Tech lab promotes telework options

The Software Productivity Consortium opened its Telework Lab, a resource for agencies looking to outfit remote workers

The Software Productivity Consortium last week officially opened its Telework Lab, a resource for agencies looking for strategies, equipment and architectures to outfit remote workers.

However, despite gains in telecommuting technology — many of which were on display at the lab's Sept. 24 unveiling — a pair of stubborn barriers stands in the way of widespread telecommuting, officials say.

These longstanding hurdles are the lack of pervasive broadband options, particularly in residential areas, and the unwillingness of many agencies to take new telecommuting mandates seriously.

"Most federal agencies support telecommuting, but it is the mid-level managers who say no. They still want to see people everyday," said Rep. Frank Wolf (R-Va.), who has championed the telework initiative as a way to tackle traffic and environmental issues plaguing the Washington, D.C., metropolitan area.

Wolf accused agency managers of "dumbing down" the criteria used to identify employees with jobs that could be performed at least partially via telecommuting.

To make his point, Wolf said that some agencies have claimed that only 7 percent of employees in a particular department qualify for teleworking and that 6.5 percent have been given the option.

Although such tactics may allow agencies to meet current telecommuting requirements set forth by legislation — which stipulates that eligible employees be given the option to work from home by 2005 — these moves are not genuine attempts to promote telecommuting, Wolf said.

To curb this practice, Wolf said he advocates having a senior executive in each agency be responsible for developing teleworking strategies. Additionally, the Office of Personnel Management should police teleworking efforts and grade agencies' progress, much like the government's Year 2000 efforts were handled, he continued.

Even though many agencies have reportedly shied away from broad attempts at telecommuting, the Treasury Department's Inspector General for Tax Administration — which used Telework Lab services — is an exception.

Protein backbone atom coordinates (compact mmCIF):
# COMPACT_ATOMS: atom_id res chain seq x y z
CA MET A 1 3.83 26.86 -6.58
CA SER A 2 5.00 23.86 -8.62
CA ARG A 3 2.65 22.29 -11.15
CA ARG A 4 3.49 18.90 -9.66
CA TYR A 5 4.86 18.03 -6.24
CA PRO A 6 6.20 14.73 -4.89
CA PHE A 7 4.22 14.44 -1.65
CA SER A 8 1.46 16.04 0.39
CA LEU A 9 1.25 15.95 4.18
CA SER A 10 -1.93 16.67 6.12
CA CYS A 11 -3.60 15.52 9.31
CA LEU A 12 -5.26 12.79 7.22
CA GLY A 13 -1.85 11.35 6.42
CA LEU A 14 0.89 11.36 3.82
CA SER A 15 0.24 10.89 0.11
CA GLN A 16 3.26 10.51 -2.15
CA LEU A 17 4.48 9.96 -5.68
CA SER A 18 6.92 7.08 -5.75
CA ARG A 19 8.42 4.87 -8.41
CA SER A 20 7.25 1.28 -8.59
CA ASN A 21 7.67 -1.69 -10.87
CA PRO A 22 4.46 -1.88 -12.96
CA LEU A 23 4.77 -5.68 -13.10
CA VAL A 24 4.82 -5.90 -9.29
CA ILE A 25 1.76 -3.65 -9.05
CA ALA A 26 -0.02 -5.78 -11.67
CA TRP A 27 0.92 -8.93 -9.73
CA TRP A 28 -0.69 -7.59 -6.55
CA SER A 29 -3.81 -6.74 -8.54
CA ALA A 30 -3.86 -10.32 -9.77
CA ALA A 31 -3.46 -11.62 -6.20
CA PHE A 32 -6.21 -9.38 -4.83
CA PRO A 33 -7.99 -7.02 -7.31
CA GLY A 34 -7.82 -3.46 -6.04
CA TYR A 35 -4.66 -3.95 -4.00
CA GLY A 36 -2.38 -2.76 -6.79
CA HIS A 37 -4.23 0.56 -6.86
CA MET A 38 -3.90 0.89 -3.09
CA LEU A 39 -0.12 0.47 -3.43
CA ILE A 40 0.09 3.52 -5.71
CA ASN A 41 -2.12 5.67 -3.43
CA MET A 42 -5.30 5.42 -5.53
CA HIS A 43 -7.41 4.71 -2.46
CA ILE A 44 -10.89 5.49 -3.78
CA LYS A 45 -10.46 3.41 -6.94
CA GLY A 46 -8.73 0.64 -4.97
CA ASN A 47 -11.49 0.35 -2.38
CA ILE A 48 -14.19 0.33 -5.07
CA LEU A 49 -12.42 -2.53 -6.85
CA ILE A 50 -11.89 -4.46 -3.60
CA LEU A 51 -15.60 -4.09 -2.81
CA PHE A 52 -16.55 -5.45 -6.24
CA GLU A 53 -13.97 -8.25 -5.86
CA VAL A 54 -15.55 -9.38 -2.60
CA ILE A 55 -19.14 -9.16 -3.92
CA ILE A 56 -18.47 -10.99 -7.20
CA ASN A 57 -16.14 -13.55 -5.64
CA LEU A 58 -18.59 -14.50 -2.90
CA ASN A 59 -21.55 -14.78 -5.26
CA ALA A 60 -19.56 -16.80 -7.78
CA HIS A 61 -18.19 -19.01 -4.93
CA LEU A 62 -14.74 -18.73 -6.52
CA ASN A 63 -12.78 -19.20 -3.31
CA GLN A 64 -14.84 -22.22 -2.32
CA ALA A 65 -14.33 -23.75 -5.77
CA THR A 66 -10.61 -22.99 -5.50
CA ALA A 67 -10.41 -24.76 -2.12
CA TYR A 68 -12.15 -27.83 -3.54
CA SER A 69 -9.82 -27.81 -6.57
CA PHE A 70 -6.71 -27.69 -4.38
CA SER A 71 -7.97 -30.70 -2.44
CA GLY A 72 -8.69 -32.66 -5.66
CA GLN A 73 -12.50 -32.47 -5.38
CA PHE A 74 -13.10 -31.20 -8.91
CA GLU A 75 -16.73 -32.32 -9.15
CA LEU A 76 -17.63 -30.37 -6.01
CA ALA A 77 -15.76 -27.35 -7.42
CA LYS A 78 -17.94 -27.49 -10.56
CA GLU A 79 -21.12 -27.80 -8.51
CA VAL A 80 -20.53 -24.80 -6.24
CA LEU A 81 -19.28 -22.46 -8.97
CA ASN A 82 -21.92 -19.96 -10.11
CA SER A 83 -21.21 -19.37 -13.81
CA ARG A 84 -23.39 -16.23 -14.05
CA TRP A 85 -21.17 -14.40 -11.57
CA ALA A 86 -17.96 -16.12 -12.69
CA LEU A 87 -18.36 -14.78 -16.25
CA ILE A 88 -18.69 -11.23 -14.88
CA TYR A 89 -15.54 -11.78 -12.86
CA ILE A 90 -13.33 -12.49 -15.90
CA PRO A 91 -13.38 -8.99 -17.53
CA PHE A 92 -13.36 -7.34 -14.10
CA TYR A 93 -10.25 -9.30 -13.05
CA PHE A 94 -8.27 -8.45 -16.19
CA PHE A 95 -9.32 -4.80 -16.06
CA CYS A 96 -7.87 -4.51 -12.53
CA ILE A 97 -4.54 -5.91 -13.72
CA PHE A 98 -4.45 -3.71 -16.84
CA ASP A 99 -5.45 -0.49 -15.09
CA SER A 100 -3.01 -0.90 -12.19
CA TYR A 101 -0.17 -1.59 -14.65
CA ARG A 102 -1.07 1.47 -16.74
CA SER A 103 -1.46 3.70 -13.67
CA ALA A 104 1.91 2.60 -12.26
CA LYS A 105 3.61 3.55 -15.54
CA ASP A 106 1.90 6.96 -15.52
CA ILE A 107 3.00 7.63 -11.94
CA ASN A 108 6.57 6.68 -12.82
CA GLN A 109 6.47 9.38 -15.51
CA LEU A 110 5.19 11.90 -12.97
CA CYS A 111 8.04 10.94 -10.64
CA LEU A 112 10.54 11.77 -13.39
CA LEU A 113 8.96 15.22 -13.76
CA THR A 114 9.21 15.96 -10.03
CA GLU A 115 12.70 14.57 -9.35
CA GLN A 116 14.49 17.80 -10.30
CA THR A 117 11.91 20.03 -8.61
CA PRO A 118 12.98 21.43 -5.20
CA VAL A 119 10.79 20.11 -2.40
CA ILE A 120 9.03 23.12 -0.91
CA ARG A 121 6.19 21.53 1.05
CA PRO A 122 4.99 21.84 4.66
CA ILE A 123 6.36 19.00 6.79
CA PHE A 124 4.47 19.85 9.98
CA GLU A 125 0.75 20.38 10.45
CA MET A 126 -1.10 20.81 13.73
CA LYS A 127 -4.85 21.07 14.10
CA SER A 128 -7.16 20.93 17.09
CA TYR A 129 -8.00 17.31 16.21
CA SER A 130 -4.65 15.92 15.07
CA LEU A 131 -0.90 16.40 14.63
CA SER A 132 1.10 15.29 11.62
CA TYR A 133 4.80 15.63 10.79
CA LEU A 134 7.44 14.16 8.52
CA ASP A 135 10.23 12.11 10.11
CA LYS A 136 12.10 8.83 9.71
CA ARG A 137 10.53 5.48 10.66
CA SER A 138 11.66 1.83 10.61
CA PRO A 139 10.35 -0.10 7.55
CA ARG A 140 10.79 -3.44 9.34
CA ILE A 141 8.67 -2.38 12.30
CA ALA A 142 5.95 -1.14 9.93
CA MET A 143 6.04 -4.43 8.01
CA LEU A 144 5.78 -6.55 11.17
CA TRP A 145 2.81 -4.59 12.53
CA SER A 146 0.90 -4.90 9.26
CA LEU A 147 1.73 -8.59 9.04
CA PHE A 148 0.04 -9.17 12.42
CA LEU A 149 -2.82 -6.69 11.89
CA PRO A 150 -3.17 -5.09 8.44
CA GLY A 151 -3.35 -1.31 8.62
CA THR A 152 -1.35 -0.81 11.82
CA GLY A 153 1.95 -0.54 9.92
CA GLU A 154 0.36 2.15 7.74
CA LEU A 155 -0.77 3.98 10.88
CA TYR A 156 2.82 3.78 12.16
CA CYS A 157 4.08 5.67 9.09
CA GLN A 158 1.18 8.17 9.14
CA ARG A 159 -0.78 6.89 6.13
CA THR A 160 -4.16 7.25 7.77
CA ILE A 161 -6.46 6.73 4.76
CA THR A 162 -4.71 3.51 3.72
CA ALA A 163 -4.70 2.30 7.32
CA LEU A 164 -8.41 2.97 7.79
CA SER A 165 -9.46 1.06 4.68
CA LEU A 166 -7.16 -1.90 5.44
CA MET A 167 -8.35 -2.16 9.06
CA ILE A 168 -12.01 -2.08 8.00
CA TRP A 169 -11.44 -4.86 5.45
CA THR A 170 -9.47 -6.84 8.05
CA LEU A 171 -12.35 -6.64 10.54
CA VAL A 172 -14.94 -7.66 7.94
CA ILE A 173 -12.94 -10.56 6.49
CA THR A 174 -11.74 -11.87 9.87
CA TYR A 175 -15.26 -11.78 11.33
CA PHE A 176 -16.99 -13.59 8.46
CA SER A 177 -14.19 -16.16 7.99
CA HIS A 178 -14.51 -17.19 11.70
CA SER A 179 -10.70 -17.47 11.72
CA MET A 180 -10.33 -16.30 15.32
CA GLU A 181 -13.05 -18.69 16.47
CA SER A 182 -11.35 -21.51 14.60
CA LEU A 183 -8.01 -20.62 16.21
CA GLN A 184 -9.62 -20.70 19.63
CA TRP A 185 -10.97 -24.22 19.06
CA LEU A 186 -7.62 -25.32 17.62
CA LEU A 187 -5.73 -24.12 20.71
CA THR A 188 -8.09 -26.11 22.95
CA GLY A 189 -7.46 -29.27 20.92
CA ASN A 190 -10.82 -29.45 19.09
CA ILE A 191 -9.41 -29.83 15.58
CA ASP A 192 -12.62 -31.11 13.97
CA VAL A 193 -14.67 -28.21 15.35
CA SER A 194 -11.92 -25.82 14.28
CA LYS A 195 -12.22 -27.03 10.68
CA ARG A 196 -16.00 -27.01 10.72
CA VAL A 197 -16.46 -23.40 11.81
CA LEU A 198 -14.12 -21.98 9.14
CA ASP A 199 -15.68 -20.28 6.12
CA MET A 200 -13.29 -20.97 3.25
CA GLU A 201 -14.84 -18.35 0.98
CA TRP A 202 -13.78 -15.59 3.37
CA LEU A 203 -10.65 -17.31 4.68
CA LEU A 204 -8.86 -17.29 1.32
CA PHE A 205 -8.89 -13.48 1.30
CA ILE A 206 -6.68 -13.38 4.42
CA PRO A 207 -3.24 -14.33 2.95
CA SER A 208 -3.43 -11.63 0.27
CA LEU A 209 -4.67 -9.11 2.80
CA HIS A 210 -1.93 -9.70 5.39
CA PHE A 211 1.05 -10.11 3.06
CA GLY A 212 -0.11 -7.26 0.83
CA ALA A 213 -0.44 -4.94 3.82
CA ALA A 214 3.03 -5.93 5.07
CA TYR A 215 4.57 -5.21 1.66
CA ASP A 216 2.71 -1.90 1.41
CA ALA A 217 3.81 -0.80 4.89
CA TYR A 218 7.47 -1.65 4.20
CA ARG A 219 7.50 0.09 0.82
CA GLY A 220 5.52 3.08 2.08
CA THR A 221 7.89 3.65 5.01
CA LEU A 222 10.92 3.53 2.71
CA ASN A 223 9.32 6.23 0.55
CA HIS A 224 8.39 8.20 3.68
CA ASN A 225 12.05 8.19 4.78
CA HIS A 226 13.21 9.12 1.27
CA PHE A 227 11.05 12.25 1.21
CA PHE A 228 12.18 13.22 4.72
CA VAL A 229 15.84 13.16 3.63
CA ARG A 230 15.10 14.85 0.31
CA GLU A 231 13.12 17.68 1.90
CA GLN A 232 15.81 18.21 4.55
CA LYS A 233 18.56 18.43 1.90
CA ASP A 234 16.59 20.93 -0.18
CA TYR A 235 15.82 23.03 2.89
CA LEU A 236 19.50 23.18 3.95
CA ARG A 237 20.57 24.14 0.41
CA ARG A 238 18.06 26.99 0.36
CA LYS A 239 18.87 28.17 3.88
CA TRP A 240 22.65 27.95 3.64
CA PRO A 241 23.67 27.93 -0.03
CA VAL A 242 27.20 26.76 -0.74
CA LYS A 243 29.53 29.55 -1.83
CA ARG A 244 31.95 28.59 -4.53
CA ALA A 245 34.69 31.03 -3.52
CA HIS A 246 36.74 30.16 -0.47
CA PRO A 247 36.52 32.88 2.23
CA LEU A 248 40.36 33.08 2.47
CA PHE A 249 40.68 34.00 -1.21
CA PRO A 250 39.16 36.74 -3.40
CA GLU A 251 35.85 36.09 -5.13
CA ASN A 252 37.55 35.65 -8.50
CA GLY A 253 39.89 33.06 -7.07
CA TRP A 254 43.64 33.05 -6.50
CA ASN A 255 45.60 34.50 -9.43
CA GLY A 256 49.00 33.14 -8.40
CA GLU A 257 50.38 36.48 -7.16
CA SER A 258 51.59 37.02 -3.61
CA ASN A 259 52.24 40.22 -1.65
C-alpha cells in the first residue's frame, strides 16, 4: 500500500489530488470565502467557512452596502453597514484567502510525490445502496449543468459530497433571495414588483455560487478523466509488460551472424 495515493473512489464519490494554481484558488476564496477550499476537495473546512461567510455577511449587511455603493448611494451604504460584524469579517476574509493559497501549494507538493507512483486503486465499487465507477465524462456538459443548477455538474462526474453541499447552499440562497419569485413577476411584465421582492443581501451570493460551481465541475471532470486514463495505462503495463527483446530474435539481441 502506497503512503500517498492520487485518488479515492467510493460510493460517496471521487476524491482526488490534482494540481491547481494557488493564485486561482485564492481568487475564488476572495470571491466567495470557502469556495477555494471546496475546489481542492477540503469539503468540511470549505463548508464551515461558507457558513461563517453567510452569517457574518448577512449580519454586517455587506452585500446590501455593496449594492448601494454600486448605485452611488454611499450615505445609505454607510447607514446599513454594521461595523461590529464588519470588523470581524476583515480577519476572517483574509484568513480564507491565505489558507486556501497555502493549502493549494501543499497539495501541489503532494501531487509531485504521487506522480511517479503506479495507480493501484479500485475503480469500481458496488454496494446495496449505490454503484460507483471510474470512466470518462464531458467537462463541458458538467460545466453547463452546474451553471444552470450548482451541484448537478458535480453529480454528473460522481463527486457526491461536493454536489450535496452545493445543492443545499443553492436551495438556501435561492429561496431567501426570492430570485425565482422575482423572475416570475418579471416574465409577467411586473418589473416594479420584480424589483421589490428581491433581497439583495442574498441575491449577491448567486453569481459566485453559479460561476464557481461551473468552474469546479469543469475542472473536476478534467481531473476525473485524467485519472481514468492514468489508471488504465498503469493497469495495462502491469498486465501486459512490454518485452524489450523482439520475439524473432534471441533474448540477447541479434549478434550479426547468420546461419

Joseph Hungate, the office's chief information officer, outlined at the Telework Lab event his agency's path to designating "nearly 100 percent" of its employees as eligible for work-at-home options. Hungate also detailed technologies the office is using to achieve teleworking goals (see box).

Although formidable, agency reluctance to have employees working outside designated offices is not the only impediment to teleworking.

In fact, the plethora of problems facing nationwide access to broadband technology, such as high-speed cable and DSL, has also stymied attempts to foster telework.

Paul Morris, a city attorney who is also executive director of the Utah Telecommunication Open Infrastructure Agency (UTOPIA), described a recent effort by several Utah cities to establish a united means for attracting broadband service providers.

Morris said the effort grew out of the extreme difficulties state and local governments face in getting comprehensive high-speed service for citizens.

The legislation will soon be extended to other state and local governments as a model for states grappling with residents' limited access to broadband, Morris said.

And telecommuting is the single greatest driver of broadband demand, according to Bruce Mehlman, the Commerce Department's assistant secretary of technology policy. But, because of broadband's limited availability, we have yet to see "telework in its true form," he said.

"Now we believe it is only logging on from home and working some," Mehlman said.

But the Telework Lab aims to prove that telecommuting is far more than that. For instance, telework executives have focused heavily on devising electronic counterparts to many aspects of interpersonal communication.

William Mularie, chairman of the Telework Consortium, said in reference to the need for videoconferencing, "We need to see each other as well as hear each other. Seeing each other is a critical part of collaboration."

Telework Lab solutions that facilitate communication across great distances include advanced optical local-area networking technology, videoconferencing wares and collaboration tools from various vendors.

For example, one Telework demo showcased a video collaboration in which a participant from the Tulane School of Medicine in New Orleans made use of whiteboard capabilities and video clips.

The lab was able to amass the technology components necessary to build such telework solutions thanks to $3.4 million in federal funding garnered largely through Wolf's efforts.

Next, Software Productivity Consortium executives will focus on business and economic studies, including matrices that can be used to measure productivity gains associated with telework.

Jones is a freelance writer based in Vienna, Va.

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